Why sailors need to keep a ear out for trouble and be ready to adapt their plans
Is sailing round the world dangerous?
This is a question that many people are asking themselves as profound shockwaves reverberate through the sailing world following the murder of four US sailors in the Indian Ocean.
Should yachtsmen think again about sailing round the world, or continuing their voyage?
Statistically speaking, sailing is one of the safest ways of seeing the world.
But you can make it more dangerous if you’re not careful.
The problem of piracy highlighted in our current (March) issue and the proliferation of attacks throughout the Indian Ocean is but one example.
The sad truth is there are some parts of the world that aren’t safe. In the Indian Ocean right now, there is no law and no god.
No matter how much we debate the problems and possible solutions the situation is what it is. Just because the sea is a free place and it’s our right to sail where we will, it doesn’t mean that’s a wise idea.
But the Indian Ocean isn’t the only place that poses a risk or fringes a politically unstable area. You would have to be wary if you were thinking of sailing in certain parts of Indonesia or Venezuela or Nigeria, for instance.
Waves of crime against yachtsmen come and go. Recently there were reports of a spate of boardings and burglaries in the remote and normally peaceable Marshall Islands in the Pacific. We regularly report cases of violence and crime in parts of the Caribbean.
That’s not to say these whole areas are unsafe or that the problem will exist next month or next year. If you are cruising, you have to keep your ear to the ground.
It’s not like being at home. And, dare I say it, I think some yachtsmen forget this. Many places, many countries, are volatile.
Things can change quickly, and I mean anything from agents’ fees or facilities to the welcome you might receive, the people you’d best keep on the right side of and the going rate for baksheesh.
Most importantly of all for those of us lucky enough to come from stable, functional and generally lawful democracies, we have to accept that much of the rest of the world doesn’t run by our rules. Our expectations mean nothing and may entitle us to nothing.
We go cruising round the world to see what it is like. Sometimes we’ll find things that are not greatly to our liking.
If you are planning to sail round the world, it’s important to keep up to date. Look at what is happening right now in Arab countries. Minute-by-minute live blogs can’t keep up with it all.
How that will shake out is anyone’s guess. So, you go there, you take your chances.
You need to be ready to change and adapt a route or schedule. There’s no point when planning several years ahead thinking: we’ll go this way and we’ll be here on this date.
Maybe you will. But if it would be better not to, you should be flexible and ready to adapt.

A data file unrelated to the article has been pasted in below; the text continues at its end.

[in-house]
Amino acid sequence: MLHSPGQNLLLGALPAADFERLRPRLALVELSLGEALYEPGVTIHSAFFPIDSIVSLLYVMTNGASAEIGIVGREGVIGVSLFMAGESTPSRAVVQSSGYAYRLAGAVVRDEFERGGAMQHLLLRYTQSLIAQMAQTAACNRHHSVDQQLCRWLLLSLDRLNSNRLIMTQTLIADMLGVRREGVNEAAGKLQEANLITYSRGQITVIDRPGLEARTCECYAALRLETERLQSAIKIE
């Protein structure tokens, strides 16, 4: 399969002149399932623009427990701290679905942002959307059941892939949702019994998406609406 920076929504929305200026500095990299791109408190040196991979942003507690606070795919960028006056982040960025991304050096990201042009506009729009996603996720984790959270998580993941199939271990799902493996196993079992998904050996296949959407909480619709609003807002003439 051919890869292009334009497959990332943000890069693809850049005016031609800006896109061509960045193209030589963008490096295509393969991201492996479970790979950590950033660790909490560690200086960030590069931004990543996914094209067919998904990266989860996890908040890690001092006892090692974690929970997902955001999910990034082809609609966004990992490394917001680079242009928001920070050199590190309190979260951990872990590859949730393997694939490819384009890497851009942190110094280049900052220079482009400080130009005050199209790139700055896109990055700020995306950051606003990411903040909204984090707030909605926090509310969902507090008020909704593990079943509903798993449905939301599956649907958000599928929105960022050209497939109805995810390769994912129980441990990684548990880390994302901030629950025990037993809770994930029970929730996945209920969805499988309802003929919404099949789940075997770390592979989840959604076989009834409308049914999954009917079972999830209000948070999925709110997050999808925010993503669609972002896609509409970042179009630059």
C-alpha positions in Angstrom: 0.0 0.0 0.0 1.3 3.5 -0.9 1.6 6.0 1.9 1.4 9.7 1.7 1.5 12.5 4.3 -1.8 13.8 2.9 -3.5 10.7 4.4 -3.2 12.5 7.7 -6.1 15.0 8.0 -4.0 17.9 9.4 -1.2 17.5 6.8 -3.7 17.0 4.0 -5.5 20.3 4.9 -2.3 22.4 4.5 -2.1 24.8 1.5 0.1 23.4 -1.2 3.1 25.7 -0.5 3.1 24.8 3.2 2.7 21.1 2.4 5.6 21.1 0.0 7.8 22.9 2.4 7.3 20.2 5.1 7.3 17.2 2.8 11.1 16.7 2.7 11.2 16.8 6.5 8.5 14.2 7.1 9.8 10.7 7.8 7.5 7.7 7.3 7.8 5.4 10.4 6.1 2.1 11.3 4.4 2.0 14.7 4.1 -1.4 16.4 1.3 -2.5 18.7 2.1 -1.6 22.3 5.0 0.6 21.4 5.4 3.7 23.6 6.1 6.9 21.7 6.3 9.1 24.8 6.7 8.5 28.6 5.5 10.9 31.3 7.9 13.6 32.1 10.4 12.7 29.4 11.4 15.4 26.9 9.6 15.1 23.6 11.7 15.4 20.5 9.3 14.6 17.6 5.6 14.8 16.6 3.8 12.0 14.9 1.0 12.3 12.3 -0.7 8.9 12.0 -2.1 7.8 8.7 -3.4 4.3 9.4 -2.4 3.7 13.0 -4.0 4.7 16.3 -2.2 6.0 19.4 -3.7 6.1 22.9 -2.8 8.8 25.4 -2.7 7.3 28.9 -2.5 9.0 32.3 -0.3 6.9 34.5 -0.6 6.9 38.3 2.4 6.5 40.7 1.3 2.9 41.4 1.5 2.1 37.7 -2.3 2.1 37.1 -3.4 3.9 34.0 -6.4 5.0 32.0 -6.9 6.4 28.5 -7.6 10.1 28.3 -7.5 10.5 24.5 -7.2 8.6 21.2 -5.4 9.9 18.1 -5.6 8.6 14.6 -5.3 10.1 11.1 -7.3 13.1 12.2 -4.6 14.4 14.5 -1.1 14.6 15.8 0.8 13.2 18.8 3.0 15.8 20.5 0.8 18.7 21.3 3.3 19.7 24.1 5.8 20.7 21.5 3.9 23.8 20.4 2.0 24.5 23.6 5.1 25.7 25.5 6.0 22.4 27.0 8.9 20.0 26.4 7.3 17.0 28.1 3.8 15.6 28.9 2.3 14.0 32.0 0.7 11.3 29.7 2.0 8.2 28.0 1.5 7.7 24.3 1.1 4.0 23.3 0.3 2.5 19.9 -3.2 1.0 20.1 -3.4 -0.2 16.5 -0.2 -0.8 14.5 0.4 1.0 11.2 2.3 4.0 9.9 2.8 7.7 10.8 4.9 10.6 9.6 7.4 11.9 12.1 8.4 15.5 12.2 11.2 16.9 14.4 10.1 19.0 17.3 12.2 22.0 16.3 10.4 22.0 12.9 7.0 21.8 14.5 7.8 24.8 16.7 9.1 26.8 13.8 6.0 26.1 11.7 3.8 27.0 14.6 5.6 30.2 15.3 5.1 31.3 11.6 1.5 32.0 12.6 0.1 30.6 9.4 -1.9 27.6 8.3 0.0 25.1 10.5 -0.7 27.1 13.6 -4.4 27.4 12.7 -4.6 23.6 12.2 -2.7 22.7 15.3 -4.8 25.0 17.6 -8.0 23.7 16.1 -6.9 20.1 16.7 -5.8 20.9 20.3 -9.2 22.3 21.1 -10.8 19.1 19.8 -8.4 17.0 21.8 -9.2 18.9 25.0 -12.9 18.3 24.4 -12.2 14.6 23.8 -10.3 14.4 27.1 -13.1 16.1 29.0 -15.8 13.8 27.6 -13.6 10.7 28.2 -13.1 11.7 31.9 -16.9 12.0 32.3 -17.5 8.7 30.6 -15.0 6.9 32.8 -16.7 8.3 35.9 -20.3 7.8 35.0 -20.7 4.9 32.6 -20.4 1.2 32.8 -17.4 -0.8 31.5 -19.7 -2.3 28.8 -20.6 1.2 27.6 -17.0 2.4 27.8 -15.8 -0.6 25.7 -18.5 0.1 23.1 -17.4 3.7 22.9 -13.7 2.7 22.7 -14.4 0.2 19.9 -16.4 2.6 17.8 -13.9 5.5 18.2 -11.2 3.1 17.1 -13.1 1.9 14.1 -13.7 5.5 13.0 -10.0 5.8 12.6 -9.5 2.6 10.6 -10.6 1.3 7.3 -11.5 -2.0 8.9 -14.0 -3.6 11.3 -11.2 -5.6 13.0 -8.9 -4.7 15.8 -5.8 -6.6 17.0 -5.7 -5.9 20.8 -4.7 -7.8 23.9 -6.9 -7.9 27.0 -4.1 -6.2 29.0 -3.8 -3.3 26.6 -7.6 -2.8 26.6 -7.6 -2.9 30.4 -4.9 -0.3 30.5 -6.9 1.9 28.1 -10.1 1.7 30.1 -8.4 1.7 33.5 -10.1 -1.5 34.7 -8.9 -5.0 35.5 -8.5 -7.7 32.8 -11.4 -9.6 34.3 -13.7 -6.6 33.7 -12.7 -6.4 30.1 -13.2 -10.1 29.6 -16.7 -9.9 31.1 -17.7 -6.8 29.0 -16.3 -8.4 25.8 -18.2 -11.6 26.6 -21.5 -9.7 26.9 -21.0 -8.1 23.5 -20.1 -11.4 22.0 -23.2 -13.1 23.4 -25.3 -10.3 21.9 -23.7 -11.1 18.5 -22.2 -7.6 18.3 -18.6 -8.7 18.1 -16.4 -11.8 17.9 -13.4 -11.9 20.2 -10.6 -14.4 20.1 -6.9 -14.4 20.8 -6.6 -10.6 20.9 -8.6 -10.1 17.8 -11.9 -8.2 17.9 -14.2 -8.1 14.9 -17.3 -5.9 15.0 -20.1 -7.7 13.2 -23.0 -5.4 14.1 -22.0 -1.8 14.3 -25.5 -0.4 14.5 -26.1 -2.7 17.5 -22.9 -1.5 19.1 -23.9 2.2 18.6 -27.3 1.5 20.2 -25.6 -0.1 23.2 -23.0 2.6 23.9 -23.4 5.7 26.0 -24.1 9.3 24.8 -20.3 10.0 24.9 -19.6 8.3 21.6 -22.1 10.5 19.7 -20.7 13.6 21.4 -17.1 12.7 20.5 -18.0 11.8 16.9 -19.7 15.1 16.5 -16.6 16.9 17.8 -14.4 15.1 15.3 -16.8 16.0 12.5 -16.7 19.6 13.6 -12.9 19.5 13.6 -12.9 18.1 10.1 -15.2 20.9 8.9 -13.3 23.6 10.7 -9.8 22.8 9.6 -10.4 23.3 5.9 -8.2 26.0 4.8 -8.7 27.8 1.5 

I will never forget a remark made by Jimmy Cornell when he ran the first ever round the world rally in 1991 (through the Gulf of Aden, as it happens; it was much safer then).
As a young man Jimmy had managed to get out of Communist Romania, where he grew up, before circumnavigating with his family and he was pretty wise about the ways of the world.
“If you want things to be like at home,” he said bluntly, “stay at home.”
Any time I’ve fumed at bureaucracy, or the lengthy delays in organising simple things that are part of long-distance cruising I’ve thought about his comment.
We may rail about many things in the places we visit, and we may wish it were different, but it’s not. We are the lucky ones because we have a choice.
Life in so many places in the world is not fair. It’s not equal. There is corruption and poverty and cruelty and lawlessness.
Somalia is just such a place. It’s a country where the per capita GDP is $600. A country running with ransom money yet millions are dependent on humanitarian aid. The fastest growing business in this region is prostitution.
Yet to put it all in perspective, the reason people go cruising is because the world we live in is also very beautiful and varied and interesting. It is full of wonderful, generous people.
Seldom in normal life will you meet as many folk who will go so far to help you, or make lifelong friends so quickly as when you are cruising.
This is a very special sort of life and quite a free existence. The rewards are immense. It brings people very close together.
To my mind the biggest danger is in being too prescriptive, too single-minded. It’s safer to go with the flow. Keep an ear out for trouble and give it a very wide berth.
If you do that, you don’t need to let any scaremongering or worries put you off. Sailing on your own boat is still the safest way to see the world. And as the movie said: ‘It’s a Wonderful World’.